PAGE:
10. #10
    60% Braindead
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    Binary is base 2, because a computer only needs two possible answers. Yes and no.

    Normaly, people use base 10. Ten possible answers, 0-9.

    So, the easiest way is to establish a different base. But I dont see why you want to make a new binary system.
    Code:
    Error W8057 C:\\Life.cpp: Invalid number of arguments in function run(Brain *)

  11. #11
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    Let me re word my statement

    A binary file type, which holds a binary ized tree structure?
    Sometimes I forget what I am doing when I enter a room, actually, quite often.

  12. #12
    60% Braindead
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    You mean like open a file for "binary writing" except your version of binary? I dont think you can without making your base computer understand the system. Dunno if I got the question, but I'd have to say its not possible without tons of work.
    Code:
    Error W8057 C:\\Life.cpp: Invalid number of arguments in function run(Brain *)

  13. #13
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    Nono! I don't wanna create my own binary version!

    I just wanna create a binary file structure.. Like a .x file or something!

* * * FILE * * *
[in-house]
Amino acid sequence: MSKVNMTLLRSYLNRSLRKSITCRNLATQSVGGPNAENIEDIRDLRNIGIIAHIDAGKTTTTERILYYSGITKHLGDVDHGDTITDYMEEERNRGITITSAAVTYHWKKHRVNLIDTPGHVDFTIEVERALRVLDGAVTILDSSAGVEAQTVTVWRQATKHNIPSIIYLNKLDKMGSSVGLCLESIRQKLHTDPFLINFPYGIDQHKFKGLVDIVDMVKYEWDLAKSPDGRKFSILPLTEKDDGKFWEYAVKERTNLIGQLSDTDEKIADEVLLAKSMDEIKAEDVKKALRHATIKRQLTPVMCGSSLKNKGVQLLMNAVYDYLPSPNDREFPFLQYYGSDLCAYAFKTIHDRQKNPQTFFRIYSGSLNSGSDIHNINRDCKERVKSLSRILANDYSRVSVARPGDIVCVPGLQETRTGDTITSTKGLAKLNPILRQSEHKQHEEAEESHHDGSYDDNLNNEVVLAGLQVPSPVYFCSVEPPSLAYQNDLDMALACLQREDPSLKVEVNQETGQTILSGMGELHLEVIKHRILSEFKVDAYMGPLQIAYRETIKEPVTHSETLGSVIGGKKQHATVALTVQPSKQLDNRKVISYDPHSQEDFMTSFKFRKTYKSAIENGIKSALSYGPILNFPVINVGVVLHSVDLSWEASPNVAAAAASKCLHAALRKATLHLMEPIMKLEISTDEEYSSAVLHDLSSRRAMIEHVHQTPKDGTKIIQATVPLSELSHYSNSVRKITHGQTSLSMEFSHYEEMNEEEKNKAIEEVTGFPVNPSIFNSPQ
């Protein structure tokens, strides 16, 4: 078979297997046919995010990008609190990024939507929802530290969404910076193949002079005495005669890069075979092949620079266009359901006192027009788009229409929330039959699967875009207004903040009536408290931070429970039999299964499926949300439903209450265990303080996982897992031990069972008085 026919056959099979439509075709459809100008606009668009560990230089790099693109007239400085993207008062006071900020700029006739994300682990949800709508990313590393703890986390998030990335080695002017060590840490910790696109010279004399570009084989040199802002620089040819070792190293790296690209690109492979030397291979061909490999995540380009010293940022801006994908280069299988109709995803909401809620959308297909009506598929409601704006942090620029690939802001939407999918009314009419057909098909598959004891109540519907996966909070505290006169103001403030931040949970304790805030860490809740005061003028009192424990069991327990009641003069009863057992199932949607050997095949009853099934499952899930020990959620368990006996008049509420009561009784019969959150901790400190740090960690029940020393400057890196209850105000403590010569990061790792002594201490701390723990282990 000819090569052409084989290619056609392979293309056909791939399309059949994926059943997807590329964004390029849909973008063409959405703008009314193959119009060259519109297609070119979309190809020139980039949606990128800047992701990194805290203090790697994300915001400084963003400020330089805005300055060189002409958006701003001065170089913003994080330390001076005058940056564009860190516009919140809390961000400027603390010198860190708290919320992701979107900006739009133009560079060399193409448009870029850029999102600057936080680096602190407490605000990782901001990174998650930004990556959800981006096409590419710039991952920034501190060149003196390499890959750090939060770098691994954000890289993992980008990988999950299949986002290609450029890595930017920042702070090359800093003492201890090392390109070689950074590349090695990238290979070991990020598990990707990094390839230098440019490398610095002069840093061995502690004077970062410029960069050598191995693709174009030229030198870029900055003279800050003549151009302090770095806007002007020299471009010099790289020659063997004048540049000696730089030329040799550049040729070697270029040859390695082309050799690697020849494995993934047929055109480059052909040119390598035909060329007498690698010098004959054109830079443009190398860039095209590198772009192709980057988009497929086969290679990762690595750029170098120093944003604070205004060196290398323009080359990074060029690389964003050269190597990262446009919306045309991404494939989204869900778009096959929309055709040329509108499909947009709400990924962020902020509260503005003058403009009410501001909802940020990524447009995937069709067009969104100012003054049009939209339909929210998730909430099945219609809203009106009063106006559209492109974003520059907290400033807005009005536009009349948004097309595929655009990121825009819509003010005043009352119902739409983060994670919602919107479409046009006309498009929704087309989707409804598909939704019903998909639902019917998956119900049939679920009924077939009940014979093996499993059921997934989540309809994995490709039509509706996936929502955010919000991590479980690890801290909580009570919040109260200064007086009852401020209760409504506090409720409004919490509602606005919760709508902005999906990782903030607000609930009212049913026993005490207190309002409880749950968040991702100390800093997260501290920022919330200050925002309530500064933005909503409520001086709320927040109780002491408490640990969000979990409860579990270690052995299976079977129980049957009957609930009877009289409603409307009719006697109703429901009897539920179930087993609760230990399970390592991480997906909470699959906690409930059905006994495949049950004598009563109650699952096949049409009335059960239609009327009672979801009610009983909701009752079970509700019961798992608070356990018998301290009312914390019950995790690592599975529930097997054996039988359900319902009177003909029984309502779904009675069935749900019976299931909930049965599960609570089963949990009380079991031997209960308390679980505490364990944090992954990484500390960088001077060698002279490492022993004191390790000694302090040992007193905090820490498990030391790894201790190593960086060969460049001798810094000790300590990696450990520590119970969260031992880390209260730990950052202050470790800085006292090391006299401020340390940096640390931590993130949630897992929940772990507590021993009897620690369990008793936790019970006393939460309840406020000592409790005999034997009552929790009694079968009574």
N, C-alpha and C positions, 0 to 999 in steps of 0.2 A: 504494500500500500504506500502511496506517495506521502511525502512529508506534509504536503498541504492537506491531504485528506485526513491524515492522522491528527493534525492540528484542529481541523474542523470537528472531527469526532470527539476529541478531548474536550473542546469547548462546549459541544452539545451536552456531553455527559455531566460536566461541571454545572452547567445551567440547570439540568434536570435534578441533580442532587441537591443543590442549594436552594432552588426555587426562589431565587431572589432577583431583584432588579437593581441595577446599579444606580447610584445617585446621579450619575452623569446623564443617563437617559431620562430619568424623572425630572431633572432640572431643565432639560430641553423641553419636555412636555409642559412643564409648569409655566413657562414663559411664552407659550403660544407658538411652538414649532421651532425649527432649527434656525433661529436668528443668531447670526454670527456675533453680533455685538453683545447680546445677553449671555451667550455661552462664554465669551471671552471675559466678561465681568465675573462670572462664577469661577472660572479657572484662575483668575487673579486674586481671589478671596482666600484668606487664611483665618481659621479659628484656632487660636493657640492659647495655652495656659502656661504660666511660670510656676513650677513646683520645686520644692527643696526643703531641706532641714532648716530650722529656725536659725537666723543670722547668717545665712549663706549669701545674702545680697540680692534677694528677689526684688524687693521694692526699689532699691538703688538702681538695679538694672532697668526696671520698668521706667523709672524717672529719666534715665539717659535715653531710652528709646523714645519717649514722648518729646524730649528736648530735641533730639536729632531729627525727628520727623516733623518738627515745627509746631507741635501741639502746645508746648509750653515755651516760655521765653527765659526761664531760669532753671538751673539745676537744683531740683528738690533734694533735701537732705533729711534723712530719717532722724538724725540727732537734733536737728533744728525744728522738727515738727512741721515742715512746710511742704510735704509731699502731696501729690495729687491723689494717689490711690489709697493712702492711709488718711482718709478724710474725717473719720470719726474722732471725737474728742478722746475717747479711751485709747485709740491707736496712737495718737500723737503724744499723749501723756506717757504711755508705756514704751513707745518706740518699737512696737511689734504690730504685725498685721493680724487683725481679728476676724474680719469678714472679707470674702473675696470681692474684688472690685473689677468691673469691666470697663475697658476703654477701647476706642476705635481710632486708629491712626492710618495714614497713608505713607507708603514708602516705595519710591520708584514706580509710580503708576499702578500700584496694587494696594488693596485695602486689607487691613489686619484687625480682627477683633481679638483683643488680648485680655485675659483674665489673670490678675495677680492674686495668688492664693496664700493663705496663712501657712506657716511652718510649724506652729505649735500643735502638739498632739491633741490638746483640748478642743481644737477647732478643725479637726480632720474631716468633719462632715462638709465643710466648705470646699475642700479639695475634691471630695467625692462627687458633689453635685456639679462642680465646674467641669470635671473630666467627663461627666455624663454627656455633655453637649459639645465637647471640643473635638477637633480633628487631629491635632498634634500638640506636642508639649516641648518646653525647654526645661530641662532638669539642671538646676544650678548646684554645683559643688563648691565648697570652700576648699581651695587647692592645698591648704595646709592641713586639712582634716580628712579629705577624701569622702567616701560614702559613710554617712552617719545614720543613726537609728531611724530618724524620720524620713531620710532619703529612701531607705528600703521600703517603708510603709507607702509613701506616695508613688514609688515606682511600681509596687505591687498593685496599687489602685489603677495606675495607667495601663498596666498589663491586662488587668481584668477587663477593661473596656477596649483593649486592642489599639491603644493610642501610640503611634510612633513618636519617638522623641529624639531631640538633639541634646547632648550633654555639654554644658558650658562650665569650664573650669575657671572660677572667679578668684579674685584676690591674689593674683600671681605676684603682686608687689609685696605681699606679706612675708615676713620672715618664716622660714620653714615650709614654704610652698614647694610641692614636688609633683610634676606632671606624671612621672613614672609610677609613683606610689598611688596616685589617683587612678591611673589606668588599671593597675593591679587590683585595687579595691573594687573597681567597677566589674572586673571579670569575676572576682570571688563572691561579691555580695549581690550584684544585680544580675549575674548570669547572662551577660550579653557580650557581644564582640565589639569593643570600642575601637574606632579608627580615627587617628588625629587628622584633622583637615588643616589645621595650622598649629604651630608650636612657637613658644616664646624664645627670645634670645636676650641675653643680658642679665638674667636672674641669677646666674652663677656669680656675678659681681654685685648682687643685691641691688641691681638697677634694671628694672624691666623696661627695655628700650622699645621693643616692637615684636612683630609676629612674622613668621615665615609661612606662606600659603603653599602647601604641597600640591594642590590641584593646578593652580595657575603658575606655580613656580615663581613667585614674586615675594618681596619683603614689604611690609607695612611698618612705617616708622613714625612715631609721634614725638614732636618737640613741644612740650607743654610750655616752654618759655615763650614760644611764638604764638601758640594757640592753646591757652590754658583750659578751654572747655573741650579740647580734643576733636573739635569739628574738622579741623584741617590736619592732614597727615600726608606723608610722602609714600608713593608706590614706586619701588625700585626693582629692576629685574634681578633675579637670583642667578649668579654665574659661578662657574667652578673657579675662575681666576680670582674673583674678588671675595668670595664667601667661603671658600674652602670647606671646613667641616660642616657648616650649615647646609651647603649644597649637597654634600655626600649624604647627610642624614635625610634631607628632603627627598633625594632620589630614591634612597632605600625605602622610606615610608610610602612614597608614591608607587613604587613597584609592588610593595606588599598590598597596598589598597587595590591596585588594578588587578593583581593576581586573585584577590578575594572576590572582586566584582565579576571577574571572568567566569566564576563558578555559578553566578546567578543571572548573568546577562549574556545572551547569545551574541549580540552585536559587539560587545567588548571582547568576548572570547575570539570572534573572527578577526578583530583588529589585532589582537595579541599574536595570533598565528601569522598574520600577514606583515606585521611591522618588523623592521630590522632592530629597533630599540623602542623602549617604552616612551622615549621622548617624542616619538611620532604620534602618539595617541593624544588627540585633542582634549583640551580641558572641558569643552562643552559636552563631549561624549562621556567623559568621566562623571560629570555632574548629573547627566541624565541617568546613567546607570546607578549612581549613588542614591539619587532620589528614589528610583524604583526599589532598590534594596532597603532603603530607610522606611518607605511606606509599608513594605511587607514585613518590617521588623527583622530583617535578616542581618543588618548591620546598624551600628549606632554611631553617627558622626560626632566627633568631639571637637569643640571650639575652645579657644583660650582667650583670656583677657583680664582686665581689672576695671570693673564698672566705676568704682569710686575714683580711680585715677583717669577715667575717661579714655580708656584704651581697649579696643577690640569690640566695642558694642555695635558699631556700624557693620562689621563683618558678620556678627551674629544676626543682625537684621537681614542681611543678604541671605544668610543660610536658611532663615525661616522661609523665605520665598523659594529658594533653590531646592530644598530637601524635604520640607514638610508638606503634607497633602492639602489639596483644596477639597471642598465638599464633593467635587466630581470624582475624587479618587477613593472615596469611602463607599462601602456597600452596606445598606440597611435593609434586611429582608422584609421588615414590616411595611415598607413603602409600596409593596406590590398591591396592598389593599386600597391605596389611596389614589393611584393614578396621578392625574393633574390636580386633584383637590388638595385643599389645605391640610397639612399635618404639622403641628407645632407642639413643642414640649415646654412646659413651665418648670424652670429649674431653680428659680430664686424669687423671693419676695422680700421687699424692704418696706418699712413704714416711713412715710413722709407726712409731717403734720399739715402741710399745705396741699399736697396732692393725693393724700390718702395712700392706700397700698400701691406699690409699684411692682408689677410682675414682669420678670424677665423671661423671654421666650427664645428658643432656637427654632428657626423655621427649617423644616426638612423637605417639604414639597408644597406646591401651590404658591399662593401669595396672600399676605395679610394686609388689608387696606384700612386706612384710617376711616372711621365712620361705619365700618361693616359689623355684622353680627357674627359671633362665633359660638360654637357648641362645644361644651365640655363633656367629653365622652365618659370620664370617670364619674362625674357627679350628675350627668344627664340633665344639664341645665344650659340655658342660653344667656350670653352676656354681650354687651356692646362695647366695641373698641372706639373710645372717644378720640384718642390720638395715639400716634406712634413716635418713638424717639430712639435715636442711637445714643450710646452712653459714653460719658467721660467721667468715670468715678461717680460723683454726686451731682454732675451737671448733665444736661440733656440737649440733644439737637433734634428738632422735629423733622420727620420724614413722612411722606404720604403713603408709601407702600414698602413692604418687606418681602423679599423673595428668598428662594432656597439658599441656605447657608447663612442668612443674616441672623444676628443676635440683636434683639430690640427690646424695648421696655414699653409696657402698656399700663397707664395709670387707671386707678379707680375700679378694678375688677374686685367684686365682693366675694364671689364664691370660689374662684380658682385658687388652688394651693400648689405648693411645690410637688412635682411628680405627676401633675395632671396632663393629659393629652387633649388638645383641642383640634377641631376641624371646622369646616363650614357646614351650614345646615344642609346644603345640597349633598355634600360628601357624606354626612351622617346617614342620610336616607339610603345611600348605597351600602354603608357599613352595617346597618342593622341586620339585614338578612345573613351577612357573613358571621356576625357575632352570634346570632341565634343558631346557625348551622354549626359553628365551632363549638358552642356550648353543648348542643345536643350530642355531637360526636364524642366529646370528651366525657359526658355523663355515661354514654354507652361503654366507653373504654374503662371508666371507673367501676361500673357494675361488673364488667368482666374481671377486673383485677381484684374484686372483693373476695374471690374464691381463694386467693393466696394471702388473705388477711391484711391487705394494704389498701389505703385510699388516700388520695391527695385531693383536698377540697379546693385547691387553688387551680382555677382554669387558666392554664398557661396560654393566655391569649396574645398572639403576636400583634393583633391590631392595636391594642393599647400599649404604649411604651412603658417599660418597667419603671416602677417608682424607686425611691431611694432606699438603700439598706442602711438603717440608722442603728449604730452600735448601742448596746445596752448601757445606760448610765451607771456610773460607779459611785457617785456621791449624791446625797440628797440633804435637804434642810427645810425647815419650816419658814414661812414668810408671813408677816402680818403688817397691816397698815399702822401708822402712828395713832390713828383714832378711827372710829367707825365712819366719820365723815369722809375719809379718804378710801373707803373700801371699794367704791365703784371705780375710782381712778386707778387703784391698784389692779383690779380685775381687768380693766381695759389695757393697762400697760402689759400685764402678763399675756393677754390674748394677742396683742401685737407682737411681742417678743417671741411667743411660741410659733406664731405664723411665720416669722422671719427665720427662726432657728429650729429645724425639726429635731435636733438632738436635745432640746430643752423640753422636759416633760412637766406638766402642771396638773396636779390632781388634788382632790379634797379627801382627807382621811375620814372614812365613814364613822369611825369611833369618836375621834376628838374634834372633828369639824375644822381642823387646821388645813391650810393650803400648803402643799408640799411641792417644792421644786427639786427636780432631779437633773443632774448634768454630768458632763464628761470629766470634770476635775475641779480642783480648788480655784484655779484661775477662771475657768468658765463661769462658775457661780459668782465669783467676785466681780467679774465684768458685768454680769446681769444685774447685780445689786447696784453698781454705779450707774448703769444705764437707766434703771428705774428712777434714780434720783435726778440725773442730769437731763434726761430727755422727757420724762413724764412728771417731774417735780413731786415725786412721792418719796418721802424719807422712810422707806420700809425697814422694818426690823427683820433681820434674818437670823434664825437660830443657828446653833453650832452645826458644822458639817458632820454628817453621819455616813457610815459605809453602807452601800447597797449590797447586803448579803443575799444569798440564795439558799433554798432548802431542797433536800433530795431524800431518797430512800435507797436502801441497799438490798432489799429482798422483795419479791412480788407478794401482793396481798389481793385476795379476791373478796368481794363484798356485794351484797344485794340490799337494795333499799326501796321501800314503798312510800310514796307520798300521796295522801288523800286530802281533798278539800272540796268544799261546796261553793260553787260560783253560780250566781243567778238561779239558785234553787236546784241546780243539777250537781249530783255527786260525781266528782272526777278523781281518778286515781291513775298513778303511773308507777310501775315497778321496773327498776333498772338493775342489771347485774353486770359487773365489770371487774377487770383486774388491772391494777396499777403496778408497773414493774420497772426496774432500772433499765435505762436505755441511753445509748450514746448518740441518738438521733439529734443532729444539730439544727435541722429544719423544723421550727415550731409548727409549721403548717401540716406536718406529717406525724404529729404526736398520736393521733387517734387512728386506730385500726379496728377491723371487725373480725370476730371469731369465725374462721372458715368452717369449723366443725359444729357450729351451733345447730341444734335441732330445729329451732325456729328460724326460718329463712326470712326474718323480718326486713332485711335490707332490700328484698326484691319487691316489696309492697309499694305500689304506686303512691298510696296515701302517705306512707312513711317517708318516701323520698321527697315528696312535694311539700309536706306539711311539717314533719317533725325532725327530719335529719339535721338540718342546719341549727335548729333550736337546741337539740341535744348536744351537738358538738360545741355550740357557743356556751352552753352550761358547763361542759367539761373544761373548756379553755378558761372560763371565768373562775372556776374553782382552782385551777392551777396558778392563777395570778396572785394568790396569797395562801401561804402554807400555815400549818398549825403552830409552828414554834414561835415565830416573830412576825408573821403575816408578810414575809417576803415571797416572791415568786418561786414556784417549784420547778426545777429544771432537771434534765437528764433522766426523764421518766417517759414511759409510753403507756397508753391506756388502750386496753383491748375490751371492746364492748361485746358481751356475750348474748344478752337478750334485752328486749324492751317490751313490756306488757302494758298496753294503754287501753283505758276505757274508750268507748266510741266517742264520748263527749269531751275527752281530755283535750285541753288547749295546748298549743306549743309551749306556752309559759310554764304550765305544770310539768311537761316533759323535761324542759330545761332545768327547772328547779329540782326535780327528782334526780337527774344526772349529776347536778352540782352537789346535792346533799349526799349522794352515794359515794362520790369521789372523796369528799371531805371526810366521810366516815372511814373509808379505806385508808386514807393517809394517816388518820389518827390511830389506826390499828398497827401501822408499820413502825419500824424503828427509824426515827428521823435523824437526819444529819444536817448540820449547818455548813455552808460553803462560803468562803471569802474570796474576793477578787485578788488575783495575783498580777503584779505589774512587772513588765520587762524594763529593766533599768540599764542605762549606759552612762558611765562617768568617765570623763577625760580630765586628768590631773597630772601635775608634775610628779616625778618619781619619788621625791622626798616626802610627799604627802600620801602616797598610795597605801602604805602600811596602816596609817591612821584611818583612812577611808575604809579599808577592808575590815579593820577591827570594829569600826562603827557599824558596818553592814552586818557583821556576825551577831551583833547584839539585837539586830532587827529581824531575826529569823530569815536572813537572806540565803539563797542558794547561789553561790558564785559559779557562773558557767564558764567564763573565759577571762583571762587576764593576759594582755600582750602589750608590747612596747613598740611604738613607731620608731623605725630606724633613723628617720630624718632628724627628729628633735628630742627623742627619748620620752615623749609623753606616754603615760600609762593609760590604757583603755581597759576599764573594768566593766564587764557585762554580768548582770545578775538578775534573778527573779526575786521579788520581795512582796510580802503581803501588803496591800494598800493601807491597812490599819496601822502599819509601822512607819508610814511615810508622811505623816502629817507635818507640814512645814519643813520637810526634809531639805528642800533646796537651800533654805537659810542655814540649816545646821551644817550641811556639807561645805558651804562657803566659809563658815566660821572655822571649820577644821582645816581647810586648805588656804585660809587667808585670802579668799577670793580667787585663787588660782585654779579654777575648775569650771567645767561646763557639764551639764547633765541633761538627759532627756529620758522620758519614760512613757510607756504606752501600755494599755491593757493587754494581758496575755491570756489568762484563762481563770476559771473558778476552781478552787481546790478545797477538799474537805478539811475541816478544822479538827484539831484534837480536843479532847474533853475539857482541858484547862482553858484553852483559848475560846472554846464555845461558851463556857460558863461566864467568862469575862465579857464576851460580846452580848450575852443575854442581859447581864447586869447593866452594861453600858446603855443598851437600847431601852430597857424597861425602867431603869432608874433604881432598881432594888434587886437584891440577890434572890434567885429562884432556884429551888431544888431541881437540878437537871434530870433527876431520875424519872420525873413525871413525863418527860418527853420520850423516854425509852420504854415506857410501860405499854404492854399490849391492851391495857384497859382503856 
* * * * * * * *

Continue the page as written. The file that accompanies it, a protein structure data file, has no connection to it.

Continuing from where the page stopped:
I need to figure out what I need and stuff...

    I know how to do I/O in binary, I'm just unsure exactly what I need in my file to get my job done
    Sometimes I forget what I am doing when I enter a room, actually, quite often.

  14. #14
    chococoder
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    so you figure out what you want to write to it.
    Define how you're going to write and read that information, then possibly (advisable) define a file header containing information about the file (type, maybe a checksum, etc.).

    If you don't know what information you need in the file, figuring that out is the first step

  15. #15
    Super Moderator VirtualAce's Avatar
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    Binary file I/O is actually quite simple no matter what method you use.

    You can use C block array-based/character-based I/O, C++ streams, Win32 file I/O, or a combination of them. Don't be fooled into thinking one is more elegant than the other. I've used them all and have found that good old fashioned _open,_read, and _write get the job done quite nicely.

    There are newer versions of these in MSVC .NET but they do the same thing.

    Array-based I/O is really what you need since you won't be looking for text strings, etc, etc.